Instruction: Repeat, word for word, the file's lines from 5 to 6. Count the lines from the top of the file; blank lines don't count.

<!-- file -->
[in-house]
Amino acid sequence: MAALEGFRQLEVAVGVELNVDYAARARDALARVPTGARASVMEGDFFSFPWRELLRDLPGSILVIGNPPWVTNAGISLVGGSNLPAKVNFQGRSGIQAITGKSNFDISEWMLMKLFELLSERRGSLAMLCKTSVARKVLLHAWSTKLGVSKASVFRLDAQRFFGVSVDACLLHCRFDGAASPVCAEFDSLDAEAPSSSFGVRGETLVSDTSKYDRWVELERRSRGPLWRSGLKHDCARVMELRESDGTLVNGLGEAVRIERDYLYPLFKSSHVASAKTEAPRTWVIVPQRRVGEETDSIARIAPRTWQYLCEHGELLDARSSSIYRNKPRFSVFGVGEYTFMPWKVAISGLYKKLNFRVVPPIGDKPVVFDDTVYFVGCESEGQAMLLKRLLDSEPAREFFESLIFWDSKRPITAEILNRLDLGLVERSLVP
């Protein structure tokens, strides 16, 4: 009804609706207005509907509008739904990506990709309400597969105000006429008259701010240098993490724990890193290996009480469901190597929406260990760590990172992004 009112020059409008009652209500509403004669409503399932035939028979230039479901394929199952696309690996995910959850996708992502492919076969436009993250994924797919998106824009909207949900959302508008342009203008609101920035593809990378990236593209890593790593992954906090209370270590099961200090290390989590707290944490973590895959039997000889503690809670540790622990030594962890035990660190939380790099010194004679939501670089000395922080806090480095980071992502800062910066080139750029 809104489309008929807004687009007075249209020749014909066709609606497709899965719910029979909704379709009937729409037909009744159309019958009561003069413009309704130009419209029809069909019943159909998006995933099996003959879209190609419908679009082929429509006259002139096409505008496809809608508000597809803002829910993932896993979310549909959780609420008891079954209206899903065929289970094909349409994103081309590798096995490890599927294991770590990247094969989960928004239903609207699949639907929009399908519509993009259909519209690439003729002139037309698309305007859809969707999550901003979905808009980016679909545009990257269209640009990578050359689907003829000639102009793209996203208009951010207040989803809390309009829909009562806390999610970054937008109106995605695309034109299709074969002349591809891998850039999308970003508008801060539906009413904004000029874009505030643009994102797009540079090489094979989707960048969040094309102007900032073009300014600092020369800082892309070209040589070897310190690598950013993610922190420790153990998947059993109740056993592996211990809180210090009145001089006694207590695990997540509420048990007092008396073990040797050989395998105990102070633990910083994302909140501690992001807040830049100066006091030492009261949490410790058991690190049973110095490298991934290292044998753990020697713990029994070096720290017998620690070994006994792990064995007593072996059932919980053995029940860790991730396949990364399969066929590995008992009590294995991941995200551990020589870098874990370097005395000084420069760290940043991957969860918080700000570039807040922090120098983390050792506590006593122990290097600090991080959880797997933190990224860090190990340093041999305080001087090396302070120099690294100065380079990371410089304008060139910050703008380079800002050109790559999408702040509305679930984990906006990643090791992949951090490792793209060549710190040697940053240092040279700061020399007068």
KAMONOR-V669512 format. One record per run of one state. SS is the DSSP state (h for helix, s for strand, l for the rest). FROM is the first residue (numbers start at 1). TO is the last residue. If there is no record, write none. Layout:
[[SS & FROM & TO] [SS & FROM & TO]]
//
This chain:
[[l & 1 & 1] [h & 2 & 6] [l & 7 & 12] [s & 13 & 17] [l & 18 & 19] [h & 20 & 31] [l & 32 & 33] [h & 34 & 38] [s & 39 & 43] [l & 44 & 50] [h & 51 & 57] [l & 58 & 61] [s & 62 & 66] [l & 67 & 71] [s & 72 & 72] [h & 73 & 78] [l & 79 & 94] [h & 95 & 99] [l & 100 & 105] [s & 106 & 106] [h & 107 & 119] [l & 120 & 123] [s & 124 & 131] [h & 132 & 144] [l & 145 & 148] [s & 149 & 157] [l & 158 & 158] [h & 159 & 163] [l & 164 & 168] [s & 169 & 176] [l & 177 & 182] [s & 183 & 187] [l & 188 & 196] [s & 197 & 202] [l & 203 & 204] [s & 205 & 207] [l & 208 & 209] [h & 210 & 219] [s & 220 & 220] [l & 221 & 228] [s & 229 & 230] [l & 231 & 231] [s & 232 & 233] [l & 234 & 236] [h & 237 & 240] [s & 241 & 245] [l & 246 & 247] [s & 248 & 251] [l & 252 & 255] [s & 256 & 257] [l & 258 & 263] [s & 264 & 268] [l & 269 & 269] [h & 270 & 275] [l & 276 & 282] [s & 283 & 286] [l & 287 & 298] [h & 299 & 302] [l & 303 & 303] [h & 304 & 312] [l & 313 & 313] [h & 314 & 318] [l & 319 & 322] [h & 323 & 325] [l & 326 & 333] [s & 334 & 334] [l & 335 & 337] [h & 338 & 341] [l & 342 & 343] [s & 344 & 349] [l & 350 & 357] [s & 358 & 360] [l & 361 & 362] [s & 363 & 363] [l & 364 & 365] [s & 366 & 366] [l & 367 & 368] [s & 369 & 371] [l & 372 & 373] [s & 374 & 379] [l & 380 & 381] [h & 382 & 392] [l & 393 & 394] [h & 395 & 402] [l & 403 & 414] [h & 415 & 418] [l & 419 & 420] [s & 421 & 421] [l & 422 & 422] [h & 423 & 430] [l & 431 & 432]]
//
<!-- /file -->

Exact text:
[[SS & FROM & TO] [SS & FROM & TO]]
//